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Antagonist

The term "antagonist" seems a little intimidating at first. But in truth, it is just a big word that refers to a fairly simple concept. To put the matter as simply as possible: the term antagonist can be more or less translated as "bad guy". It is one of many character types that authors use when writing stories.

A clear definition

The antagonist is the character within a story who is trying to stop the "hero" (or protagonist) character from achieving success. These characters are often written about in literature stories. Sometimes, the antagonist himself does not have to a morally bad person per se. But s/he becomes bad within the context of a story because of the simple fact that his/her interests are opposed to the hero's interest. This glossary entry includes the definition as well as examples of them in use.

Antagonist examples and usage

Here are some examples of the word antagonist used in sentences. 

  • "The dramatic pulse of the narrative is strongly driven by the protagonist's efforts to find the woman of his dreams and the antagonist's jealous efforts to thwart him." 
  • "In the Harry Potter series, the title character is destined by birth to ultimately have a showdown with his antagonist Voldemort, who is more or less a personification of pure evil." 
  • "When Jesus goes off into the desert for forty days, he is sorely tempted by his antagonist Satan in every way; but according to the Gospel accounts, he passes the the test." 

If you are still unclear about the meaning of the term antagonist, here are two key rules you can follow in order to make sure you understand the concept in the right way. 

1. Antagonist is a relative term: the antagonist is simply the person who opposes the hero of the story. So, in order to find the antagonist of a story, just find the main character, and then figure out who is getting in his way.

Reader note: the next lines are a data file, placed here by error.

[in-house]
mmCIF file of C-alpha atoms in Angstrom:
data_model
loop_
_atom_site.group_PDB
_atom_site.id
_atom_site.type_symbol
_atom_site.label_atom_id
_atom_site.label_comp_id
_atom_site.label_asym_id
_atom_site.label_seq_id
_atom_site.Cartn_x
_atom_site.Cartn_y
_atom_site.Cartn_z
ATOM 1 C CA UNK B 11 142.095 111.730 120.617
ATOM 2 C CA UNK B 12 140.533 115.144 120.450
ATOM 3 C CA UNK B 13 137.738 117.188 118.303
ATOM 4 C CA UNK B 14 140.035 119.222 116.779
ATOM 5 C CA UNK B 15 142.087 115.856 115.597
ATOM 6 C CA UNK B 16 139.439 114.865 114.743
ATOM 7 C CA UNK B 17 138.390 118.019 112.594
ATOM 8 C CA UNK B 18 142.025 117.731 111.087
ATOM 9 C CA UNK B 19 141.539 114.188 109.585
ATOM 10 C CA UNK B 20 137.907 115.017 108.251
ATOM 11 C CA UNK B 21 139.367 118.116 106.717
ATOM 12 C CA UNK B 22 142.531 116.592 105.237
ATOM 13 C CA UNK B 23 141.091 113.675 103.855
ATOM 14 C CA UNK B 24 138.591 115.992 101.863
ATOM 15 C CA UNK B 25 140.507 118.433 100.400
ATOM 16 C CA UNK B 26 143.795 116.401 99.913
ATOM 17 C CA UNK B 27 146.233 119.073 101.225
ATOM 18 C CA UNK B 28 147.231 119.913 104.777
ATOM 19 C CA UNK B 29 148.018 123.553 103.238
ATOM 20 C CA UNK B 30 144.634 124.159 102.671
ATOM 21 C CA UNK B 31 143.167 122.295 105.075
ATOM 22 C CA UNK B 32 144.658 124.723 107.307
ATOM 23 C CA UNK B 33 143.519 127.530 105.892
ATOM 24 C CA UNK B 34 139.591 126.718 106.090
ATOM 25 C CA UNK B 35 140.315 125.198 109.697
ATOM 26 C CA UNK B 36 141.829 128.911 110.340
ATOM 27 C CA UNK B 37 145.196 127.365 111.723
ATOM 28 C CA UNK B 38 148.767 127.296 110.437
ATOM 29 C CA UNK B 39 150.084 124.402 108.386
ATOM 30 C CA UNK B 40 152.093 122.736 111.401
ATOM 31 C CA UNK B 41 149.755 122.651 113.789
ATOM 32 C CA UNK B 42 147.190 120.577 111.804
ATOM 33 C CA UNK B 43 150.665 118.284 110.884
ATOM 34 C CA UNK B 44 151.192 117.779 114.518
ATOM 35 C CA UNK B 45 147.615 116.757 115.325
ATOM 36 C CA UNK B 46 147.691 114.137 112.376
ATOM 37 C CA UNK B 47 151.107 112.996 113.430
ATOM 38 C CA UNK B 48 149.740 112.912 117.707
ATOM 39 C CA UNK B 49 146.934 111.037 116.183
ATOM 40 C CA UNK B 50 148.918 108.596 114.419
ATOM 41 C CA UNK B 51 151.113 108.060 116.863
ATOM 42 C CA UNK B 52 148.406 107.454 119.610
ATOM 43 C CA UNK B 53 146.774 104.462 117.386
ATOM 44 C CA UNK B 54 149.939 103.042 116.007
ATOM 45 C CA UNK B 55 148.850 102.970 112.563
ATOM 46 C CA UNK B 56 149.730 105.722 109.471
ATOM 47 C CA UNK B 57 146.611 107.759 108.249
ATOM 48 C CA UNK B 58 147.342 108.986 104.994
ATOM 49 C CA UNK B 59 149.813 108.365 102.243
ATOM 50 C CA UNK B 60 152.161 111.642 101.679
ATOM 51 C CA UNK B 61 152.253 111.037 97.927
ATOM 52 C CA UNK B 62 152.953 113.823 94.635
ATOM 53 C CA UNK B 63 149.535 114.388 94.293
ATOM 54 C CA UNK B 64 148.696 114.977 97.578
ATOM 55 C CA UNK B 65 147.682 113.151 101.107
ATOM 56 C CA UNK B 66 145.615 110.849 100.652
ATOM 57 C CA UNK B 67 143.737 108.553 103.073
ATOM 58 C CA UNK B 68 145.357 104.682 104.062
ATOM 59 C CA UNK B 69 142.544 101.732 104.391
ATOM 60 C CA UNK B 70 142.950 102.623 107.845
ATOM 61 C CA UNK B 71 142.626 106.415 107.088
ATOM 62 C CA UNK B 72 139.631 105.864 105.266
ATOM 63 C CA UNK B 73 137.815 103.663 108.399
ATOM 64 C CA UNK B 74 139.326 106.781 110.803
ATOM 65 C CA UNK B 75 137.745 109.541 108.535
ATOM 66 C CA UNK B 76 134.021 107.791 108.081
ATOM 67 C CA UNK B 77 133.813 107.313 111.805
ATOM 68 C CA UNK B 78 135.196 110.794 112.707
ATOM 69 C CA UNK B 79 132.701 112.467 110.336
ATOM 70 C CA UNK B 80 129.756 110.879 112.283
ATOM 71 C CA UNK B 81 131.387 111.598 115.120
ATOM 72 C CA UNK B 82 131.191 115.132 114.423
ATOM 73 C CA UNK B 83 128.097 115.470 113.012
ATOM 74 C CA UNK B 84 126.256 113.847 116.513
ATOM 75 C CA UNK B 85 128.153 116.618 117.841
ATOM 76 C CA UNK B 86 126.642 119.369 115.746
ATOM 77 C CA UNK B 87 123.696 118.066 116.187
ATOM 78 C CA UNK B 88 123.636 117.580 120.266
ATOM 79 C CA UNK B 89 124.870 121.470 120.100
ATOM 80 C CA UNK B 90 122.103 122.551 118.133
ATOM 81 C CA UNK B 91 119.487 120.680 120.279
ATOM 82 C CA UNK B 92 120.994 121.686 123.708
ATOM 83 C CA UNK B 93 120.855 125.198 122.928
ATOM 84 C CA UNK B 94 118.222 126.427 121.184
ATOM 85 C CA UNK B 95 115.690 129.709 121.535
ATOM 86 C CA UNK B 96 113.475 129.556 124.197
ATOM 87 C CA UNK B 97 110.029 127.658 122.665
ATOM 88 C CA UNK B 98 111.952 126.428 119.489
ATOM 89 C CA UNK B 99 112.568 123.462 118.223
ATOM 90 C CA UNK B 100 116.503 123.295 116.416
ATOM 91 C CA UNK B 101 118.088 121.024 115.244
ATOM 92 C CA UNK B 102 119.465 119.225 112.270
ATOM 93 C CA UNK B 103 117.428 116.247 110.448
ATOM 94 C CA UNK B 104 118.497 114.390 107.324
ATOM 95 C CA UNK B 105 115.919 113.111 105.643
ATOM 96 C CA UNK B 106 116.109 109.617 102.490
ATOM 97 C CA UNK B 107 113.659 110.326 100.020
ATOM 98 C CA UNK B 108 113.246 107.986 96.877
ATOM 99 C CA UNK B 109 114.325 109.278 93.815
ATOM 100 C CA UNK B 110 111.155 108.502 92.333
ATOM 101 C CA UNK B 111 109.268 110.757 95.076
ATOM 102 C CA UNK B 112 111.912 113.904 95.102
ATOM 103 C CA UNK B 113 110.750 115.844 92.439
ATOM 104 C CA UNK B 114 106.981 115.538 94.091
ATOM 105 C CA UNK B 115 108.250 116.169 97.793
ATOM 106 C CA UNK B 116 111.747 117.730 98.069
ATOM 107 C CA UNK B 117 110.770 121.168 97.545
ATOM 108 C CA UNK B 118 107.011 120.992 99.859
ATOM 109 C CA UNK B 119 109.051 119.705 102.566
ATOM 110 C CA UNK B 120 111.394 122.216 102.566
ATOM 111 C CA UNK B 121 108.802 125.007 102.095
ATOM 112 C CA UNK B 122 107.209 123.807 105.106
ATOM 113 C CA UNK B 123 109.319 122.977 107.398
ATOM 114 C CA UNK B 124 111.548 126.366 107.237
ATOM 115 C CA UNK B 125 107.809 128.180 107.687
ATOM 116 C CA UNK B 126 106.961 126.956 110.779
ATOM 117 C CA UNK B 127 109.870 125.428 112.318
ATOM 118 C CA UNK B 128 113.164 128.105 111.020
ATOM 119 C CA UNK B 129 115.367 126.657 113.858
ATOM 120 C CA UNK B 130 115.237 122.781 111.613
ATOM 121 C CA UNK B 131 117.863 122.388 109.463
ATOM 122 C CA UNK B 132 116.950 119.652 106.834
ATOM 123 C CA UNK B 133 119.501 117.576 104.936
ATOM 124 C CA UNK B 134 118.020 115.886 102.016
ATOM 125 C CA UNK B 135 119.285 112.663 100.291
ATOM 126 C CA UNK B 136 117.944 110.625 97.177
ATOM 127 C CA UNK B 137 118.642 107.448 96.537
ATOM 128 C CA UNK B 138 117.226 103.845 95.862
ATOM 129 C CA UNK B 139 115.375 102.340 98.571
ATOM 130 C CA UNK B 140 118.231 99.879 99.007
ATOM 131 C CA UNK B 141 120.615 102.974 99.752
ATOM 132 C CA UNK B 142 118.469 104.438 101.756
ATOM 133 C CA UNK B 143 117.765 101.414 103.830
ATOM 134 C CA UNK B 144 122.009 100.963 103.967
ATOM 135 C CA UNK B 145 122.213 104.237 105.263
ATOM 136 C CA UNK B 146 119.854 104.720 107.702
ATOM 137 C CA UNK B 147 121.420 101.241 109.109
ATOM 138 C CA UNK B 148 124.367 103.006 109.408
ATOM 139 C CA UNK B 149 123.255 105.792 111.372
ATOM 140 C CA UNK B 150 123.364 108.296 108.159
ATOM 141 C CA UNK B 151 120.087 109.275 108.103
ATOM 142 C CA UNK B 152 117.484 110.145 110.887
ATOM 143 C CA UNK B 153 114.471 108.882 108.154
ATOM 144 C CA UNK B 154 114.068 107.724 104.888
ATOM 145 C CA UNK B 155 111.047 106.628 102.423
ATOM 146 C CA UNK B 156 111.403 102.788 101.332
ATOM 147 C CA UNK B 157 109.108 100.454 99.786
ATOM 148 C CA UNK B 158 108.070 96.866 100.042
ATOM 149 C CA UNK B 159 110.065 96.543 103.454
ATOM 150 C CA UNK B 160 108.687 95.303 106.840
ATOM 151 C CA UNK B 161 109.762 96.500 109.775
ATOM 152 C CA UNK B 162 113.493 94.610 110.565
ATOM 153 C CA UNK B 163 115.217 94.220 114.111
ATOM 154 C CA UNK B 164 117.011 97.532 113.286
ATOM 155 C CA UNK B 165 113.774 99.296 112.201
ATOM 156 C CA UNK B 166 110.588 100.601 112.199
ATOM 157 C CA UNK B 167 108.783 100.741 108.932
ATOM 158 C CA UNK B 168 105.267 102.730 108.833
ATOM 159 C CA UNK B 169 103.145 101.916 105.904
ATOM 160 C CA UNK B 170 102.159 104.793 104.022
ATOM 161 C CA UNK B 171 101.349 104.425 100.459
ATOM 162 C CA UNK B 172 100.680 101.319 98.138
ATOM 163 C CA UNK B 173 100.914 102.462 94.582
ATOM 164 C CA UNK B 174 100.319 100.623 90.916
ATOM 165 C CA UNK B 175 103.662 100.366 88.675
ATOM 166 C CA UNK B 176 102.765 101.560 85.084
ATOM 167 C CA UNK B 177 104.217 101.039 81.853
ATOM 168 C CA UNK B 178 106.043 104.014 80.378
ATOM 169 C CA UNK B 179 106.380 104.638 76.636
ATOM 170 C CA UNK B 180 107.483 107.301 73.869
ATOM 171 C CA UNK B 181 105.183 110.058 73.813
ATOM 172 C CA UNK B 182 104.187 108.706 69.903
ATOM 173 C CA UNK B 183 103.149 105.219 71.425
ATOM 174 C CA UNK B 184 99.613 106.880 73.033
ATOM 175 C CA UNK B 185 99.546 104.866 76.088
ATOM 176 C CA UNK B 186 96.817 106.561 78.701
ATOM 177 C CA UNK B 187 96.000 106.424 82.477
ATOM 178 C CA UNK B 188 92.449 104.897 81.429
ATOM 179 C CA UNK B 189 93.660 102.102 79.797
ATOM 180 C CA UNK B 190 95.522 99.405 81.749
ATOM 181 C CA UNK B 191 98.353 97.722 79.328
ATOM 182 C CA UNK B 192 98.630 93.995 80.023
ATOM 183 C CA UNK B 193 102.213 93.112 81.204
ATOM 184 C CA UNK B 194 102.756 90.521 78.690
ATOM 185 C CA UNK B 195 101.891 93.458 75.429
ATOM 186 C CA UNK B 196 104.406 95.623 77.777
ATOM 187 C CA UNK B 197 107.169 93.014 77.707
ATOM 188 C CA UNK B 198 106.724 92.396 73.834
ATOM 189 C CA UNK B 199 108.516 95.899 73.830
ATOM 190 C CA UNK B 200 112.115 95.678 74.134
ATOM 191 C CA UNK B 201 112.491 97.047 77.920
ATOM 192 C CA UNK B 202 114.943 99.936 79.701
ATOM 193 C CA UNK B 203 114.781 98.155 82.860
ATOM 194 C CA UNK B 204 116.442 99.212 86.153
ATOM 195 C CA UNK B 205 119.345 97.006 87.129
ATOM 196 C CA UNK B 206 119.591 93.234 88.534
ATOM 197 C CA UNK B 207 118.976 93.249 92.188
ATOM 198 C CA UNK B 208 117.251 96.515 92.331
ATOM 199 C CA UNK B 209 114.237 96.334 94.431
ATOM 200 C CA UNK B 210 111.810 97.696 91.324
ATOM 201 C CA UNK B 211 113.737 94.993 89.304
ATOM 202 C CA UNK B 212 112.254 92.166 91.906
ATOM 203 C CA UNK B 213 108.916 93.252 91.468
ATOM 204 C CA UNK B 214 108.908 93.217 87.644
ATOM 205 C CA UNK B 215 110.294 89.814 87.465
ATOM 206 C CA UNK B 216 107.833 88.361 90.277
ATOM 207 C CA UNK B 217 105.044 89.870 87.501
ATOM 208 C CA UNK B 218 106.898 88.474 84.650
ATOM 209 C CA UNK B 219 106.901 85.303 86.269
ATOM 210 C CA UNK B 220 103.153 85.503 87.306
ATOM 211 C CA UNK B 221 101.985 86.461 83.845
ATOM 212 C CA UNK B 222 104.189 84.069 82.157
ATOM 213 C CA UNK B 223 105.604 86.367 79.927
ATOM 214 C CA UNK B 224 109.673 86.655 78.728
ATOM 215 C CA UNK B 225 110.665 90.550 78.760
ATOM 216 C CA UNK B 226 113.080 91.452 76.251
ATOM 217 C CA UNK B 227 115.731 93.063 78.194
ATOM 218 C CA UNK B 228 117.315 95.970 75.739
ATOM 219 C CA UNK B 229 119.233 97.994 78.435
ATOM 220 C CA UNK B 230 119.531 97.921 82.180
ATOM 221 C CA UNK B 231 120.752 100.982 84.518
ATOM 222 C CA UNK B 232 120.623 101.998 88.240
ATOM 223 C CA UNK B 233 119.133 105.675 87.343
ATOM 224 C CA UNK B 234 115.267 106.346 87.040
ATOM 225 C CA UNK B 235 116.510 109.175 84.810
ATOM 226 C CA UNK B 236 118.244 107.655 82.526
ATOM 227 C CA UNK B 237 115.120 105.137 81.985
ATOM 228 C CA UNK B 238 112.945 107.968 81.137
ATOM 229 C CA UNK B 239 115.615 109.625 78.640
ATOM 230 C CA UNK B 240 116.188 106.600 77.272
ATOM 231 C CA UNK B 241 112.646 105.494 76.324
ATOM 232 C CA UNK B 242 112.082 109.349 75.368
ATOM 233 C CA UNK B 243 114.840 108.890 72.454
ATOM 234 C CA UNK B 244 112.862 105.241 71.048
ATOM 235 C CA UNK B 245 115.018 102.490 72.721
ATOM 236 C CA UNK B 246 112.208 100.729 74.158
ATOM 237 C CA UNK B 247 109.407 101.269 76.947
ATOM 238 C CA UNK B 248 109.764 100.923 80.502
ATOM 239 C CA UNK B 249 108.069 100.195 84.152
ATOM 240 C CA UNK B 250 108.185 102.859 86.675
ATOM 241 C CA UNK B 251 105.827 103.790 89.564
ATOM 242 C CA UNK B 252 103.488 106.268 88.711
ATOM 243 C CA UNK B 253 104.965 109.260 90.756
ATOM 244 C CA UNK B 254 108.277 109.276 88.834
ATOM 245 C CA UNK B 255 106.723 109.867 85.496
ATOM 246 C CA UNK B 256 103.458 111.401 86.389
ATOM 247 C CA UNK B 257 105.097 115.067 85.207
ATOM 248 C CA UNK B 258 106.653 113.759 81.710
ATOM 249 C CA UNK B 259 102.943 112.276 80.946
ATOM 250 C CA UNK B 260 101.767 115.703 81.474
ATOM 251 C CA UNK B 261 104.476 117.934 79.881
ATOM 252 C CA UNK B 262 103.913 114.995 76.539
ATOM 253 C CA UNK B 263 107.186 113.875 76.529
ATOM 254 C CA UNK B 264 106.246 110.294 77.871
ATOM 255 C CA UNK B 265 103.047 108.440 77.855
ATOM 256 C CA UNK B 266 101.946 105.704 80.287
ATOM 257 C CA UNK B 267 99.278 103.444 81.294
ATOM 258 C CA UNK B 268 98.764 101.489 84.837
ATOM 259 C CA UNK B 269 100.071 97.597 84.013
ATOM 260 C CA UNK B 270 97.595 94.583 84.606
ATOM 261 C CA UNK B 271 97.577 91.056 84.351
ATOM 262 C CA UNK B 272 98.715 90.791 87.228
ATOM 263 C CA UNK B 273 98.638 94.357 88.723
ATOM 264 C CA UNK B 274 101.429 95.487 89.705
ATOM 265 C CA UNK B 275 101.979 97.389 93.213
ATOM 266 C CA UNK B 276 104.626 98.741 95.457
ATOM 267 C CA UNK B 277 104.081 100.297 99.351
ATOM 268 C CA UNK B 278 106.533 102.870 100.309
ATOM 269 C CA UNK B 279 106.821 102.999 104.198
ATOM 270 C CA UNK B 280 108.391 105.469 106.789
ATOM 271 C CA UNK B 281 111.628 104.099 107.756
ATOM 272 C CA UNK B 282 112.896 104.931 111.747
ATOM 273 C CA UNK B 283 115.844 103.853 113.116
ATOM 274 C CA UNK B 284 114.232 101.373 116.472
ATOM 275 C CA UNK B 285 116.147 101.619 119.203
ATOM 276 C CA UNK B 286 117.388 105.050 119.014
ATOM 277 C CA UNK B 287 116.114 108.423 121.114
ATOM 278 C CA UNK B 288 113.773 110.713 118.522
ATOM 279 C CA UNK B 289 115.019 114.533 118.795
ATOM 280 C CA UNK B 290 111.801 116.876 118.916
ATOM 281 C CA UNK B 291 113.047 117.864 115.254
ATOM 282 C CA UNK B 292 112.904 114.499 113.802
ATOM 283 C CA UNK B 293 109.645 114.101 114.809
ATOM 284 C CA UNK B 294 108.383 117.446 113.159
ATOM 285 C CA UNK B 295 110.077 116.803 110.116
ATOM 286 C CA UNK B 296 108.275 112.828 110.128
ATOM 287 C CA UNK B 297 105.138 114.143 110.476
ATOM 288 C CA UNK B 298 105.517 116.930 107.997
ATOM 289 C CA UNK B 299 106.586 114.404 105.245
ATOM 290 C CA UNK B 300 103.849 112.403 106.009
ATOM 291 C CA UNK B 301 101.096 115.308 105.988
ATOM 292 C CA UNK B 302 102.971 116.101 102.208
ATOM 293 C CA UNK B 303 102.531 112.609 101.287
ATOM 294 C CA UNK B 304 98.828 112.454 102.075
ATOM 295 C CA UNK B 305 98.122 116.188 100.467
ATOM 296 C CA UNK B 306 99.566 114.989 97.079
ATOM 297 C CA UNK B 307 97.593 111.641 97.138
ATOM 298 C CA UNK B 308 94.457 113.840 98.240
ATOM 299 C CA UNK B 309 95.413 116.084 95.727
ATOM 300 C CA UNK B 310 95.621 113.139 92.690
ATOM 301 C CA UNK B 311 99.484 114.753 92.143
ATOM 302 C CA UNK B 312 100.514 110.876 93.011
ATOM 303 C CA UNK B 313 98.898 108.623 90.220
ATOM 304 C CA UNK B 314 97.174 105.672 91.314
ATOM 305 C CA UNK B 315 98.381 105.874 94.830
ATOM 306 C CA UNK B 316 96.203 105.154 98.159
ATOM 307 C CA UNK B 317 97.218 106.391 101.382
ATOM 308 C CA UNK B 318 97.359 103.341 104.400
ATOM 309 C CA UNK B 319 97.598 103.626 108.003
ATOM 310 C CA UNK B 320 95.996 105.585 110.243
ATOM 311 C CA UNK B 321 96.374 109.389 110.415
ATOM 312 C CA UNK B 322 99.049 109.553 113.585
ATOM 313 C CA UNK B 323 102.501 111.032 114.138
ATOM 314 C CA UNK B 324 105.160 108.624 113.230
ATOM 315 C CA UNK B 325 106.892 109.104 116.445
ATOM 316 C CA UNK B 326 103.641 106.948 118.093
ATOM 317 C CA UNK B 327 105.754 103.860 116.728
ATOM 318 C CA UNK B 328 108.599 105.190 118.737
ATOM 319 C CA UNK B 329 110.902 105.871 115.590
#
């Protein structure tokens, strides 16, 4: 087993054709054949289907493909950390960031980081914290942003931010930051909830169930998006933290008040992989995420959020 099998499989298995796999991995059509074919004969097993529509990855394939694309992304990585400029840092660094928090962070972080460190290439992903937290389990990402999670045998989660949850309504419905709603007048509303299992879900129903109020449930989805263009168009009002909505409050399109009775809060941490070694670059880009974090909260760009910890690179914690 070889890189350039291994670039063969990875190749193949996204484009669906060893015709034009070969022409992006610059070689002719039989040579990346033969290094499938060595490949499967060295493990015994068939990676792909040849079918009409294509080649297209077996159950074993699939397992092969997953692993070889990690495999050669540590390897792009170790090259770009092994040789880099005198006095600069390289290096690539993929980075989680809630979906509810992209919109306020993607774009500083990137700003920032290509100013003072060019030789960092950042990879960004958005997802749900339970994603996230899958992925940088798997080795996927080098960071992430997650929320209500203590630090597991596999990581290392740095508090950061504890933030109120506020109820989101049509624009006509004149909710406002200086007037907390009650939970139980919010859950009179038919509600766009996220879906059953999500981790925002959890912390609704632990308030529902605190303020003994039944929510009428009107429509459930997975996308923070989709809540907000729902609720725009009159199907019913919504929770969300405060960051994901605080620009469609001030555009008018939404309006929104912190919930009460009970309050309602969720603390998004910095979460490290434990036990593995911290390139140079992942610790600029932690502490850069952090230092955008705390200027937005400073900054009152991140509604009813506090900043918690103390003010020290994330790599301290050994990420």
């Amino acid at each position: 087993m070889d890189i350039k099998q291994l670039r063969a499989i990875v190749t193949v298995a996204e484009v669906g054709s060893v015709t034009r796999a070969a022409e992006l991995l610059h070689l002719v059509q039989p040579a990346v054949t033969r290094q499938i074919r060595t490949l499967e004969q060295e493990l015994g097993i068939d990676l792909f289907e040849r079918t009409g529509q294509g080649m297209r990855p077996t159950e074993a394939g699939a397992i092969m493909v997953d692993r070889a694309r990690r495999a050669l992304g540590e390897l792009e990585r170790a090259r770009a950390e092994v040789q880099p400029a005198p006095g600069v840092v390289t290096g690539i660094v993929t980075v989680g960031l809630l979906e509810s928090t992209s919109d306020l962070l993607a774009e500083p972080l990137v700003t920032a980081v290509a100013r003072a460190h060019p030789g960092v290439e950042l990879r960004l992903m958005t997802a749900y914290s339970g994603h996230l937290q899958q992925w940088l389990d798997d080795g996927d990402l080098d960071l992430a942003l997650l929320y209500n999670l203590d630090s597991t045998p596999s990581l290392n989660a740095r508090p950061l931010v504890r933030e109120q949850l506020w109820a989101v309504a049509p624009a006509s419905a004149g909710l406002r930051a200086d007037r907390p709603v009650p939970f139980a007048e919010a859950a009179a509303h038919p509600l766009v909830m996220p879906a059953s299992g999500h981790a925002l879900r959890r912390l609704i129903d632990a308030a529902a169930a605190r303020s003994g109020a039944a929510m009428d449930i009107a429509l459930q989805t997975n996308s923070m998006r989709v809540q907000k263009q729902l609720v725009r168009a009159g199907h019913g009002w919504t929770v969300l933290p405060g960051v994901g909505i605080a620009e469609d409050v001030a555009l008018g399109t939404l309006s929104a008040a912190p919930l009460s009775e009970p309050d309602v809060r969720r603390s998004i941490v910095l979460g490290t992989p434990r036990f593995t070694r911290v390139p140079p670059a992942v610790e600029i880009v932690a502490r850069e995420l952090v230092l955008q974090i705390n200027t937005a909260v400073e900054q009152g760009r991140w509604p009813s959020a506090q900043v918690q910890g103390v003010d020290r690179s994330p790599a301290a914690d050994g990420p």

2. Not all stories necessarily have an antagonist who can be clearly defined as a person. For example, the "antagonist" could simply be fate, or society, or some power (like fear or boredom) within the hero's own mind.  

The protagonist/antagonist comparison

The contrast between the words antagonist and protagonist is an elegant one: you can notice the opposition between the Greek prefixes "anti" (which means "against") and "pro" (which means "in favor"). The protagonist is in favor of his own actions and interests, whereas the antagonist is against the hero's actions and interests. 

The concept of an antagonist is probably as hold as the human species itself. This is because since the very beginning, people have had to struggle for their survival, even if just against hunger and cold. In this primitive example, the environment itself would be antagonist that must be overcome.  

And of course, people have always had to struggle against each other as well. From an infant's perspective, anyone who tries to "steal" his mother's attention away from him would be his antagonist; from the perspective of a love-struck young man, the antagonist would be anyone else who is competing with him for the hand of his romantic interest; and so on. In short, the idea of an antagonist would seem to deeply rooted in the very nature of human beings.

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